That’s not always easy to do, because we are often conditioned to see people from our own perspective and whether we intend to or not, judge people according to our own experiences, standards and ideals.  When people don’t meet them they are often diminished in our thinking.

It takes work to train ourselves to see the face of Jesus in the face of another, to recognise the image of God in a person who is different from us in the way they’re dressed, the colour of their skin, and even the way they behave.

I have to say I’m glad that when God looks at me he doesn’t just see my faults, but has the capacity to see my potential. I’m also glad that I’m not just a number to God, but that I am individually loved and valued.

I’m glad that when God looks at me he sees the face of Jesus – a face that is scarred. A face that bears the tears of love. A face that has eyes of compassion and a smile of acknowledgement.

I’m not just number A235, but because of what Jesus did for me when he gave his life at Calvary, I’ve been accepted by God and adopted into his family.

If you’re feeling as if nobody cares, that you’re not good enough, that you’re only a number and there’s no purpose in life, I invite you to look into the face of Jesus, and as he gazes into your eyes, hear him saying to you:  I love you and you are precious to me … and I’ve given everything , including my life for you.

IMG_0119I opened my window this morning and was greeted with the amazing site of a corner of the church car park covered in purple from the flowering Jacaranda tree. Jacarandas are out everywhere you look at the moment, and I think it is a beautiful site. The purple-blue flowers create colour and life and for a few weeks add a different perspective to the local environment.

By the way, did you know that Jacarandas are a native of Brazil?

As beautiful as they are Jacarandas will probably bring complaints from people at times because of the mass of flowers that cover roads, footpaths, gardens and driveways. They get in gutters and stain driveways and are a right pain in the neck.

How we view something like the Jacaranda flowers is probably the way we will view a whole lot of other things in life. You might call it the “glass have full/glass half empty” concept.  Do we look on things around us cause for thanksgiving and praise, or do we only see the problems and the disadvantages.IMG_0120

Reality says that you need to take both into account. It’s important to identify the problem rather than deny it and pretend it doesn’t exist, but then we need to find a way to address it and look for solutions. If we get stuck in our problems they leave us with more than the jacaranda blues.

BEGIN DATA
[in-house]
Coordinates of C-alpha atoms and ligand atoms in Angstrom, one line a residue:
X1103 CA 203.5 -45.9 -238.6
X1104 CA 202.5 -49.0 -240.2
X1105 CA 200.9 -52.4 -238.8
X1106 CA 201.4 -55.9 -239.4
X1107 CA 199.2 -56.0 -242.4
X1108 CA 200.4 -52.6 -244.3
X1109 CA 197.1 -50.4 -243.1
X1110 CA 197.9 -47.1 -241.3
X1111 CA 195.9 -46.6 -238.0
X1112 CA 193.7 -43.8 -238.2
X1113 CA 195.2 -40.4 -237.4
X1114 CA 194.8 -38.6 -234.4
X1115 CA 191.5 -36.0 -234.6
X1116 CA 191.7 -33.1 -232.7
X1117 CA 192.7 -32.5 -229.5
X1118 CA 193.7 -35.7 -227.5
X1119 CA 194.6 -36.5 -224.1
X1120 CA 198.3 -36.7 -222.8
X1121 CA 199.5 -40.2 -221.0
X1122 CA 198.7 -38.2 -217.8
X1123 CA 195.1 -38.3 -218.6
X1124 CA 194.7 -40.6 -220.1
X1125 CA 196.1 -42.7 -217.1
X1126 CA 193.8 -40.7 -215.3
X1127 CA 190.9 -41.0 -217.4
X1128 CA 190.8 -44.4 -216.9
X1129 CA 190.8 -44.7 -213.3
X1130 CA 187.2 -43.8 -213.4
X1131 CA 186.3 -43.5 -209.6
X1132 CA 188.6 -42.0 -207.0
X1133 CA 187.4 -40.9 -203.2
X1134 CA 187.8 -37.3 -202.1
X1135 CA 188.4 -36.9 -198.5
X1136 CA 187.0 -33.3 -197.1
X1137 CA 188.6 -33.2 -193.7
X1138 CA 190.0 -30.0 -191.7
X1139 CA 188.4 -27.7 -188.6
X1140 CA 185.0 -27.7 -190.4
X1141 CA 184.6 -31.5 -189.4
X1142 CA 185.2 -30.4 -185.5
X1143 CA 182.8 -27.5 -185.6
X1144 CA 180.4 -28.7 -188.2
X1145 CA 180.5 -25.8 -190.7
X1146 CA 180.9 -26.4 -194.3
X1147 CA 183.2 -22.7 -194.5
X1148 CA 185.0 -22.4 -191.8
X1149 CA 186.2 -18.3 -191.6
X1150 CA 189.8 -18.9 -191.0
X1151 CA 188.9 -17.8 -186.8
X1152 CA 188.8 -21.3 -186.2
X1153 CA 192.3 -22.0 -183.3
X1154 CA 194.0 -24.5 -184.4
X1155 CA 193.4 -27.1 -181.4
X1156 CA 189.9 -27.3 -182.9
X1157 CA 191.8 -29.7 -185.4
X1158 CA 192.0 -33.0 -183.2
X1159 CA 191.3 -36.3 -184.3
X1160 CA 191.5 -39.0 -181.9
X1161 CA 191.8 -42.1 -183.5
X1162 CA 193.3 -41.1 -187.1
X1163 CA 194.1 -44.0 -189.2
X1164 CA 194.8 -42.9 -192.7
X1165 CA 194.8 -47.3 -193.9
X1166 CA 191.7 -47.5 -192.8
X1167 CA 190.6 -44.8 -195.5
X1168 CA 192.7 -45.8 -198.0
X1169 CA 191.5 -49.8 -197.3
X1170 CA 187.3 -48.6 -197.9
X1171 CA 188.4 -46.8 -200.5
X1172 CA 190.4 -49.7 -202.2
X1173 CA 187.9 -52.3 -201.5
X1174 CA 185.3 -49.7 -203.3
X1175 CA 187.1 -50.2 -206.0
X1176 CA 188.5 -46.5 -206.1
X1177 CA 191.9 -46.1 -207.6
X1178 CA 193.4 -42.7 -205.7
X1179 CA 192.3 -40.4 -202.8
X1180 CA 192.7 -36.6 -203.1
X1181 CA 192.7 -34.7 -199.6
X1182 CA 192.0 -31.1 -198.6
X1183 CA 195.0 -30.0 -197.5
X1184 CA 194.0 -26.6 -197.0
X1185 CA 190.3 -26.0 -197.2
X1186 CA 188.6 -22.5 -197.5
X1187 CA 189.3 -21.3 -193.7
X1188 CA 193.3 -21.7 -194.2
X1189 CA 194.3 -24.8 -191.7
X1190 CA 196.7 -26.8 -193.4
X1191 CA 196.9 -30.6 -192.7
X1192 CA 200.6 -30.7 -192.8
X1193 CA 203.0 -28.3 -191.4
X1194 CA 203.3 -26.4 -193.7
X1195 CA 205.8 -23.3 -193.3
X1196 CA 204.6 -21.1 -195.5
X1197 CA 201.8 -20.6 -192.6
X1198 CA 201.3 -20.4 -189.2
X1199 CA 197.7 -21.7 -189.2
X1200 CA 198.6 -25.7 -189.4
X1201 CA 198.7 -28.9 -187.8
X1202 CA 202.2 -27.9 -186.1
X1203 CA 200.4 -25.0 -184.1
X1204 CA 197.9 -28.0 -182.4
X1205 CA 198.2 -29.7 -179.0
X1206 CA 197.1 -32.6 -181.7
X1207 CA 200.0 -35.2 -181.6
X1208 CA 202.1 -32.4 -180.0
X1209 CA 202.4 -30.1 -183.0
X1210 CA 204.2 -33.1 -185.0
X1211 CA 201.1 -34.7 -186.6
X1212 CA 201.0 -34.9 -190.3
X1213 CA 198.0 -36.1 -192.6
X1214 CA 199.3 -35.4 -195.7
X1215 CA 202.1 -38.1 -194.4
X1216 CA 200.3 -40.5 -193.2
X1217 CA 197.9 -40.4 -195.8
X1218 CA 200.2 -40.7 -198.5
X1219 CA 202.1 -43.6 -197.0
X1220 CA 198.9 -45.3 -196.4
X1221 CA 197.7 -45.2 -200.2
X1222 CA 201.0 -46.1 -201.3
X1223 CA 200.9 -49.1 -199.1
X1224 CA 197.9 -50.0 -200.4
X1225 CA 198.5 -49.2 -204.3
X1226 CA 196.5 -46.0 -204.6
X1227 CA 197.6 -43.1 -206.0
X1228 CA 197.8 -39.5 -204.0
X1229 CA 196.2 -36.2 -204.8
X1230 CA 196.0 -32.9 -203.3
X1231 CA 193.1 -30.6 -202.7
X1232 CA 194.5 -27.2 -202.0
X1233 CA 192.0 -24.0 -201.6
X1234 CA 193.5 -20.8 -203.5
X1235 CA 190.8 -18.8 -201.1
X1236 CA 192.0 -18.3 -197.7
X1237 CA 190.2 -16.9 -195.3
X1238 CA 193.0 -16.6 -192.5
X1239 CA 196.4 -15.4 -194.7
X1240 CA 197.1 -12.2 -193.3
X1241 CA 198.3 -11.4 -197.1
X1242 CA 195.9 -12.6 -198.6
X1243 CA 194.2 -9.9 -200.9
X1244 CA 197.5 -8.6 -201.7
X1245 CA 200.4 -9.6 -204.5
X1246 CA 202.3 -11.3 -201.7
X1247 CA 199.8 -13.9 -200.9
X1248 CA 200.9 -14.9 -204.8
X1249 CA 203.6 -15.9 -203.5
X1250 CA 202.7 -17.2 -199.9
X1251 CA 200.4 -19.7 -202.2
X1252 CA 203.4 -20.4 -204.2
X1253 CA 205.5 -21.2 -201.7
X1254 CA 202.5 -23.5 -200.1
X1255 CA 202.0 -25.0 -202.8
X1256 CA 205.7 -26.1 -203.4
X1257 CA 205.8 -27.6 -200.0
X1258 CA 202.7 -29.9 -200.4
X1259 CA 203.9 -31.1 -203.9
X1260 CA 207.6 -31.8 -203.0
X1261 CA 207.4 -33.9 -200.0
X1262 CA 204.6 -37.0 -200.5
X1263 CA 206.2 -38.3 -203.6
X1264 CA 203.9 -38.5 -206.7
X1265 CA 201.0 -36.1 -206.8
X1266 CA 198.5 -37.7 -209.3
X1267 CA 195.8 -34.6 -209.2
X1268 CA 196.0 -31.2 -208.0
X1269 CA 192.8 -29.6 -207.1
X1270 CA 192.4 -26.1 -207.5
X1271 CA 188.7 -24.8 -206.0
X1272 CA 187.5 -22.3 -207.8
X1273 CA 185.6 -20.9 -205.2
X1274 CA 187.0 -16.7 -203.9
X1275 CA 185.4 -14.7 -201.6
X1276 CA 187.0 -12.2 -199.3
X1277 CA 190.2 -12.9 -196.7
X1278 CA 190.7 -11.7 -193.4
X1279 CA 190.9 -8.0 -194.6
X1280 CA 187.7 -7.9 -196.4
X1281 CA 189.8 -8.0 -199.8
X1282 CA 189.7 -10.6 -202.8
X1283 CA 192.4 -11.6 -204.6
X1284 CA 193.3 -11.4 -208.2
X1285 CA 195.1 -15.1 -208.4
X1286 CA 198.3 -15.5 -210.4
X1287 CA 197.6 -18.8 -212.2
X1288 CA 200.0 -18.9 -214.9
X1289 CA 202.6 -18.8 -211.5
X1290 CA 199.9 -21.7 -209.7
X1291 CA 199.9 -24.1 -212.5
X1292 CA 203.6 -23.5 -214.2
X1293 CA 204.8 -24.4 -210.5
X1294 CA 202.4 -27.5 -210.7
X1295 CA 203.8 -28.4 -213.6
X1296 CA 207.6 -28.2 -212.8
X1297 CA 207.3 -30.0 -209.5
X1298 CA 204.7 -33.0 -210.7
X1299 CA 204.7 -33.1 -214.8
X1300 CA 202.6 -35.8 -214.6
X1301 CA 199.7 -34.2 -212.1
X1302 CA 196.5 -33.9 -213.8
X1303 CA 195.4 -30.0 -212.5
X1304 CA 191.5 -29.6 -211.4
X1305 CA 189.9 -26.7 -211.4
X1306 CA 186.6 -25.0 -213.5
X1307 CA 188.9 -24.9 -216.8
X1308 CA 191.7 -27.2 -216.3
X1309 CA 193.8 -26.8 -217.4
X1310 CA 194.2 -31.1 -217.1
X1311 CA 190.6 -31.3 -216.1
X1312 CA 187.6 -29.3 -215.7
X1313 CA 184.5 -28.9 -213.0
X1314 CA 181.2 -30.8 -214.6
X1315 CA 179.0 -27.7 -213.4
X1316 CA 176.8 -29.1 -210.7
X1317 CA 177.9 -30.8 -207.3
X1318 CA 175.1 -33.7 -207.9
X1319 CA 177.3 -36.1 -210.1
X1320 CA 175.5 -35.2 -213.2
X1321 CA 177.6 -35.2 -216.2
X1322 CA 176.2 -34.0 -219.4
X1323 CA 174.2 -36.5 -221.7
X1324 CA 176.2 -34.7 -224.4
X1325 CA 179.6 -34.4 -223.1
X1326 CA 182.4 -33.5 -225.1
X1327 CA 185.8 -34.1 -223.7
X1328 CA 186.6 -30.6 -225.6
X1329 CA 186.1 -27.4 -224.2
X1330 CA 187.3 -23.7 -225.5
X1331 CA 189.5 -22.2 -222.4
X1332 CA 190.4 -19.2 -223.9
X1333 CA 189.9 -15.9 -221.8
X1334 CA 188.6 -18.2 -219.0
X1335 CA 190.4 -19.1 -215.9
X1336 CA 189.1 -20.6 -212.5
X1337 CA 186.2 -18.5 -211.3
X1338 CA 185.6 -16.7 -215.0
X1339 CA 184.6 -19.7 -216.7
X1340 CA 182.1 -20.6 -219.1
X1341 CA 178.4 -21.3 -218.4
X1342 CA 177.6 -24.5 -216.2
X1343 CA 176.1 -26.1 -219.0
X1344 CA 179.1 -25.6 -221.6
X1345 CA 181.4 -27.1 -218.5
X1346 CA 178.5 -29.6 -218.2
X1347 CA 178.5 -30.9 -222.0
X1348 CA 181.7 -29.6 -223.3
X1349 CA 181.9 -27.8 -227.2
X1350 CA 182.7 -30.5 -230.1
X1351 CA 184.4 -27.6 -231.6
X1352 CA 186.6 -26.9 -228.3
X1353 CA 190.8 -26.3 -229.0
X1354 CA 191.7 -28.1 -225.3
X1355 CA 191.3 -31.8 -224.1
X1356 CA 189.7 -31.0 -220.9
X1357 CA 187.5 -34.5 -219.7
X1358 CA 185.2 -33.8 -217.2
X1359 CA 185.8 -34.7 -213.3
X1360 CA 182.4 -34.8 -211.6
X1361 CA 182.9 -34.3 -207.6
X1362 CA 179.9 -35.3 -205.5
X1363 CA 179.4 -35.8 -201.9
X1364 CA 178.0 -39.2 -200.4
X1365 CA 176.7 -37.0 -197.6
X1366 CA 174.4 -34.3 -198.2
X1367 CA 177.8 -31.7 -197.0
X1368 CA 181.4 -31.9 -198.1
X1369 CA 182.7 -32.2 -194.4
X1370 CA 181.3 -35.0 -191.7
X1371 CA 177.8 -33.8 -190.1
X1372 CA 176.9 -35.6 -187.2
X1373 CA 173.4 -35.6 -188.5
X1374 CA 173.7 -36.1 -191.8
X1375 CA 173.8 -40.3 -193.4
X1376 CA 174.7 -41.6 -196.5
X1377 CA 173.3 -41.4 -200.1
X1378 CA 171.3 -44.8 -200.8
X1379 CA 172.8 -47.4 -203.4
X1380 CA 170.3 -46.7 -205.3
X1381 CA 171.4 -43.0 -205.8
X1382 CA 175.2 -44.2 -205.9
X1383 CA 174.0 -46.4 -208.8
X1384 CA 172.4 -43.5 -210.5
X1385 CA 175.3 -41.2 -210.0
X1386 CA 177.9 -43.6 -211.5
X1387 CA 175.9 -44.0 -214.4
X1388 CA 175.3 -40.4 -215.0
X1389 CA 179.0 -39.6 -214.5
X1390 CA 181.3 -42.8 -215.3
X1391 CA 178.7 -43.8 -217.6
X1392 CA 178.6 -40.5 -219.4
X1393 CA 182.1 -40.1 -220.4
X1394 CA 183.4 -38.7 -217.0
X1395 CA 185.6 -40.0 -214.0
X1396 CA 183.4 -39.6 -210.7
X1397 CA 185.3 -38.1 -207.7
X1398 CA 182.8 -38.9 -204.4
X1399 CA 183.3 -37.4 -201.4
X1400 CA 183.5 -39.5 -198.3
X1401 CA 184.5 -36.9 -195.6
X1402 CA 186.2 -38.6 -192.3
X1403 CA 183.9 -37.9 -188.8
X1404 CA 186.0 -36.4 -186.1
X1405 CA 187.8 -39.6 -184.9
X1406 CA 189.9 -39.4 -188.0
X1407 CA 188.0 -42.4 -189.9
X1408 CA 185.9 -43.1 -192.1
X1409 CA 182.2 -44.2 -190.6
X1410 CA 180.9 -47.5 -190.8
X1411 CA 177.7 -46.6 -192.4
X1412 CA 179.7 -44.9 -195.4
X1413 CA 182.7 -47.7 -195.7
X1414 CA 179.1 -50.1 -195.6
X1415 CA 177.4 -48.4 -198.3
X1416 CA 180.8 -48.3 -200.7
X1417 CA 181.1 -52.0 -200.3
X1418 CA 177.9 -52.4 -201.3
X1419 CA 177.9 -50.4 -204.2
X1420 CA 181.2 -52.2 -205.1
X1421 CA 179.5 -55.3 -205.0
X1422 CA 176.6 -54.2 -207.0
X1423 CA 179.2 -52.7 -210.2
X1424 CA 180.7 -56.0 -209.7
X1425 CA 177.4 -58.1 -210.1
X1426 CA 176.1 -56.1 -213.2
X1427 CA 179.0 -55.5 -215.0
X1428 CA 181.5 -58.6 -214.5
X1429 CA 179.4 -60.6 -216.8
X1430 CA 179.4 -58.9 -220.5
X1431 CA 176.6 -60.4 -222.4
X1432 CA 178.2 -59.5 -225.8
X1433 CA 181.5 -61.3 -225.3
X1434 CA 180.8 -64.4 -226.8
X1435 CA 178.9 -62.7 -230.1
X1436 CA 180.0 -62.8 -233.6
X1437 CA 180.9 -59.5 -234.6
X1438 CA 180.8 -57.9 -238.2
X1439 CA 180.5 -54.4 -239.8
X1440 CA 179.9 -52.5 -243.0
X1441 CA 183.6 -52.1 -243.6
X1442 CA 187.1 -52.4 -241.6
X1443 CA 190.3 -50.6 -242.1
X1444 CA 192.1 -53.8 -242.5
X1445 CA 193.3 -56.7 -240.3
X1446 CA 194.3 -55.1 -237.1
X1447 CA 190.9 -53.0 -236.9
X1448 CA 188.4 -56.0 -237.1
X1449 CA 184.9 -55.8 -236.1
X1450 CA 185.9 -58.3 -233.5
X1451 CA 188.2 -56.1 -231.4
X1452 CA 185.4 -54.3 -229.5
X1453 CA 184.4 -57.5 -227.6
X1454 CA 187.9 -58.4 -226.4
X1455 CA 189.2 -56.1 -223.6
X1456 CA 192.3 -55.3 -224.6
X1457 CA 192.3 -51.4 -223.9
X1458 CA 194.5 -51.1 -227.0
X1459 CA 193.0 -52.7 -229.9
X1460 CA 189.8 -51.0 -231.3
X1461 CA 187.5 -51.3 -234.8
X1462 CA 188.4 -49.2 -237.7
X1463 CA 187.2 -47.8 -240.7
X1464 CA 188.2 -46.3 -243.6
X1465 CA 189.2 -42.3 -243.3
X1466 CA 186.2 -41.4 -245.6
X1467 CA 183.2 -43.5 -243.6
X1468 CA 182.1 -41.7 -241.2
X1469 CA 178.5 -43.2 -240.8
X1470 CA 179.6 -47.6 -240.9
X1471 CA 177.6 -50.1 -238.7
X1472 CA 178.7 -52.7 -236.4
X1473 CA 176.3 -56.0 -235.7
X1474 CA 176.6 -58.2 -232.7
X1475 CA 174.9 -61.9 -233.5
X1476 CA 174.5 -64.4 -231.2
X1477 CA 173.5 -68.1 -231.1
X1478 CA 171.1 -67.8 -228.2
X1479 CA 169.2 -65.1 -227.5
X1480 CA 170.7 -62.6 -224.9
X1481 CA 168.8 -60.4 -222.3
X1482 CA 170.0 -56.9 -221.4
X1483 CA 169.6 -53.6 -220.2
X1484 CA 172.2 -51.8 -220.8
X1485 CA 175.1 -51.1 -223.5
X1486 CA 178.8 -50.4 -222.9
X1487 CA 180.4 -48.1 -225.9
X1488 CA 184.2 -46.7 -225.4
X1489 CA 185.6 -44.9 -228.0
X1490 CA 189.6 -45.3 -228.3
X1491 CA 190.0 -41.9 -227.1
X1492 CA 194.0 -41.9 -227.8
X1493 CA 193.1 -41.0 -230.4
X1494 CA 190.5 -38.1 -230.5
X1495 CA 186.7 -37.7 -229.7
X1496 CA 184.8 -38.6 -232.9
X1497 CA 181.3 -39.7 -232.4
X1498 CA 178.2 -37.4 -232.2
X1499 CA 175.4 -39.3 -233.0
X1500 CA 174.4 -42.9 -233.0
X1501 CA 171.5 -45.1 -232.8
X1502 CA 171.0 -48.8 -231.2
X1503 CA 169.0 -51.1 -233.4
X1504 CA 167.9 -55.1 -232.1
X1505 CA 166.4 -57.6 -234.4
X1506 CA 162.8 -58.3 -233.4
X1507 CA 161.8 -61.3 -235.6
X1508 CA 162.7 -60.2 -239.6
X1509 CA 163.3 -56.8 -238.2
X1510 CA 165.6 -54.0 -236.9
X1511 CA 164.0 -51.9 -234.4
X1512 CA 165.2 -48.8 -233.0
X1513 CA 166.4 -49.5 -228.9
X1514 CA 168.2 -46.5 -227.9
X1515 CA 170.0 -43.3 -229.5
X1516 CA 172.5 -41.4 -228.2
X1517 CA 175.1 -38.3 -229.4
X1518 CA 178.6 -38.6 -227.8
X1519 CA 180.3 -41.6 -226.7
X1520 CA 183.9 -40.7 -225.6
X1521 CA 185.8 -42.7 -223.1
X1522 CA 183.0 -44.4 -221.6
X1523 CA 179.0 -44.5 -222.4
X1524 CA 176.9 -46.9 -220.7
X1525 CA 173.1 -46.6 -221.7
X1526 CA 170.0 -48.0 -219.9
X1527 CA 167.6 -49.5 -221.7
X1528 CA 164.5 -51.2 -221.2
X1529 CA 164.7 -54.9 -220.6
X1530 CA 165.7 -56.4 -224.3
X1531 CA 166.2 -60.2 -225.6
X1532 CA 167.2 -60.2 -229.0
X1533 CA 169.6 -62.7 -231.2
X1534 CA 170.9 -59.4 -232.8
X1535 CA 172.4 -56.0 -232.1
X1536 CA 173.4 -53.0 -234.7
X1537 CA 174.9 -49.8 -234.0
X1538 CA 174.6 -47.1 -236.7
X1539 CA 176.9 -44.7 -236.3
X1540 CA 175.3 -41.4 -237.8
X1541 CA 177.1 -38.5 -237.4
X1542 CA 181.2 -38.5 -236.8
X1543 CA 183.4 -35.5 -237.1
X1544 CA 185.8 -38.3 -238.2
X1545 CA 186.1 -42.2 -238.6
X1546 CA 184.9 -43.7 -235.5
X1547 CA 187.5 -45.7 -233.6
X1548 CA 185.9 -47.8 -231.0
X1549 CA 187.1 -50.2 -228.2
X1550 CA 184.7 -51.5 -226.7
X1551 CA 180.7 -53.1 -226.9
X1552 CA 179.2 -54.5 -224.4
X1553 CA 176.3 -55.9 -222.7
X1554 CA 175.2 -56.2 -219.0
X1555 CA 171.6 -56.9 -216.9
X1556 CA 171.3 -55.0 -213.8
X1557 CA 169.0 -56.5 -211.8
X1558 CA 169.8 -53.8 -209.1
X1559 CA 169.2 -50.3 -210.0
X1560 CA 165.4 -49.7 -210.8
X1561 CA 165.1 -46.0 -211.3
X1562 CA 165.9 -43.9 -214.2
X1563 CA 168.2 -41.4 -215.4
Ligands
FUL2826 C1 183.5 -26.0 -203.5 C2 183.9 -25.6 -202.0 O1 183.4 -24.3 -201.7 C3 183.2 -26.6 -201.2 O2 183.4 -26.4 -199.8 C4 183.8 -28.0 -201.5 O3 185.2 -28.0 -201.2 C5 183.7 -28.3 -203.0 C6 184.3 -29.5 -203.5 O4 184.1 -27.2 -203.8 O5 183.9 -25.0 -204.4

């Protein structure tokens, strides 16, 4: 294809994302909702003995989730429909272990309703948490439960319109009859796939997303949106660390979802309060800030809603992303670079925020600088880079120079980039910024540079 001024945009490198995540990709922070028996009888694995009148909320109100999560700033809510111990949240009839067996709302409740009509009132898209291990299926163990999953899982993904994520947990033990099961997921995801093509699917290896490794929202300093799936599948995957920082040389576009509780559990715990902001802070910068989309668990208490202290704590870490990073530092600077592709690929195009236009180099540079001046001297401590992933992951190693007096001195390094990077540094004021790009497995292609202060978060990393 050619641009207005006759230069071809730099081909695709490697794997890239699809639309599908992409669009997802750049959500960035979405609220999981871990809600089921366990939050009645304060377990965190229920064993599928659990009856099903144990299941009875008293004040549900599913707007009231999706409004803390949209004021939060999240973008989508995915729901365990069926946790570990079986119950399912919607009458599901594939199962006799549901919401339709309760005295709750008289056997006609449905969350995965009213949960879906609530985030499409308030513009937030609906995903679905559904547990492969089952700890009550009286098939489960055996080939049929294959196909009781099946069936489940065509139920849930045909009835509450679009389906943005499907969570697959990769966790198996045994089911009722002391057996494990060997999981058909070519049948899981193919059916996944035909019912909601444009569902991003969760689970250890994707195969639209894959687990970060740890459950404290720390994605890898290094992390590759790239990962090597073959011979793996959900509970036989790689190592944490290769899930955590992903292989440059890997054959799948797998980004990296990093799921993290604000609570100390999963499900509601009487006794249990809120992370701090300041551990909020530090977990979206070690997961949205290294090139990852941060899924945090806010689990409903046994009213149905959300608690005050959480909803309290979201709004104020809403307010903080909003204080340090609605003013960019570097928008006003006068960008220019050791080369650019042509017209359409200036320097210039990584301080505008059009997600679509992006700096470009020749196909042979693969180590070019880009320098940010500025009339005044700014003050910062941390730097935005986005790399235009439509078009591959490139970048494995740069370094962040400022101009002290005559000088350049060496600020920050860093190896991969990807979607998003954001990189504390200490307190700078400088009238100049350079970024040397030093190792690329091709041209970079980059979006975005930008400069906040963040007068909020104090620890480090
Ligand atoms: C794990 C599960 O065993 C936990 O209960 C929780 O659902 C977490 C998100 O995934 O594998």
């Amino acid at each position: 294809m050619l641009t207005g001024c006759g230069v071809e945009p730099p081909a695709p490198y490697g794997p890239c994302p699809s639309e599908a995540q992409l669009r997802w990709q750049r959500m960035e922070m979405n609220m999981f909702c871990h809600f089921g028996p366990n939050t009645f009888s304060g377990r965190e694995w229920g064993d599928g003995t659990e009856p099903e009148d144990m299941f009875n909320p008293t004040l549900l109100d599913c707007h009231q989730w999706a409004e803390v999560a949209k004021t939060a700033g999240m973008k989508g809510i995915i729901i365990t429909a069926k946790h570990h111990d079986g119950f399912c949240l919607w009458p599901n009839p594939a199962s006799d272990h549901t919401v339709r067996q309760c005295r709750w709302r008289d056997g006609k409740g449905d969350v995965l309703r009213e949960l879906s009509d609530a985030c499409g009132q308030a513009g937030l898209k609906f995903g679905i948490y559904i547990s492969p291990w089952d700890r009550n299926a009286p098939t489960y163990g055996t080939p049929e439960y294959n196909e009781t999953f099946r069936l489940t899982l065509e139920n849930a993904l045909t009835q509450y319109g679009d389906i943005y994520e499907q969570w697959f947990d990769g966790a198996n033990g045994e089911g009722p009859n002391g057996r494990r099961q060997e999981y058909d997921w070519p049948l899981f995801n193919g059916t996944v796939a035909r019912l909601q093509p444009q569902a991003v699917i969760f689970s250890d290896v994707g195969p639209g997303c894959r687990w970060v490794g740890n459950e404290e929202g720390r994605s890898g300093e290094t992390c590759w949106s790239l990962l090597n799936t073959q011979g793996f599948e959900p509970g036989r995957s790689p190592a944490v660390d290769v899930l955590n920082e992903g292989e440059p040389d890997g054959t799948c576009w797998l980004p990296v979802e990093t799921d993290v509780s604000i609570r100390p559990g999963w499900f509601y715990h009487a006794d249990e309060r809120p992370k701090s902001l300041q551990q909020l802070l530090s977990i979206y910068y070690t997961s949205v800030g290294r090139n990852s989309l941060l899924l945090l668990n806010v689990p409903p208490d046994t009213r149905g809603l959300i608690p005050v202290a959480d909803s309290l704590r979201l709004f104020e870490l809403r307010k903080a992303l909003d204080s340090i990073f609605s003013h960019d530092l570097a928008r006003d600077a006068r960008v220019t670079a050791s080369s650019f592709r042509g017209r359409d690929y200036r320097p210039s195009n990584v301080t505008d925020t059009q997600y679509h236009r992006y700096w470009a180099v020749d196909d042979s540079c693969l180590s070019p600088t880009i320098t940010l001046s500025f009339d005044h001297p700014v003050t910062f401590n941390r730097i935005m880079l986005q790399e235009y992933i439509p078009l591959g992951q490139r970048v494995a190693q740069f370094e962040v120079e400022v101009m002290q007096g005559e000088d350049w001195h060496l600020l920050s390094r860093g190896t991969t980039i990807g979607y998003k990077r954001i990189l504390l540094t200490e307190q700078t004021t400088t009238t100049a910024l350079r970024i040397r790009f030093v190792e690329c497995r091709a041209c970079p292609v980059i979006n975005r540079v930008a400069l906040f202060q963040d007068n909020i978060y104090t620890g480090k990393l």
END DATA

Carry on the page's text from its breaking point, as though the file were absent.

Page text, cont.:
I love the Psalms in the Bible where the writers often express their fears, complaints, and grudges, but go on to praise God for his goodness and love. The language of praise is incredibly effective in lifting you out of your blues into a new place.

For a few weeks in late Spring and early Summer I figure it’s worth enjoying the Jacarandas … and it’s always worthwhile lifting your spirit in praise.


  • Jacaranda (

Whatever your preference in colours, this weekend in Western Australia has been pretty well focussed on the colour purple.

For those who read this blog who don’t live in Australia I need to explain that one of our state’s football teams, the Fremantle Dockers has got into the grand final for Australian Rules Football next weekend for the first time in its 19 year history. Even buildings have turned purple.

But it’s got me thinking a bit about teams. As much as most of us like our own company at some stage, we all have a basic need to live in relationship with other people.

Whether we’re playing football, going to work, staying at home, or going to school, we find ourselves working in teams and it turns out that it’s an essential part of who we are as human beings. We need other people to help us grow and develop, and the people around us need a whole lot of things from us.

I’m not a avid football supporter, but I did watch the big game on Saturday night and one of the things that was obvious to me was that while each footballer played their own game and was able to make a personal contribution to the game, their success was in how they could pass the ball on at the appropriate time to allow another person to take the ball a little further, and yet another person to kick the goal. There was no room for putting personal achievements ahead of the bigger goal of supporting the team.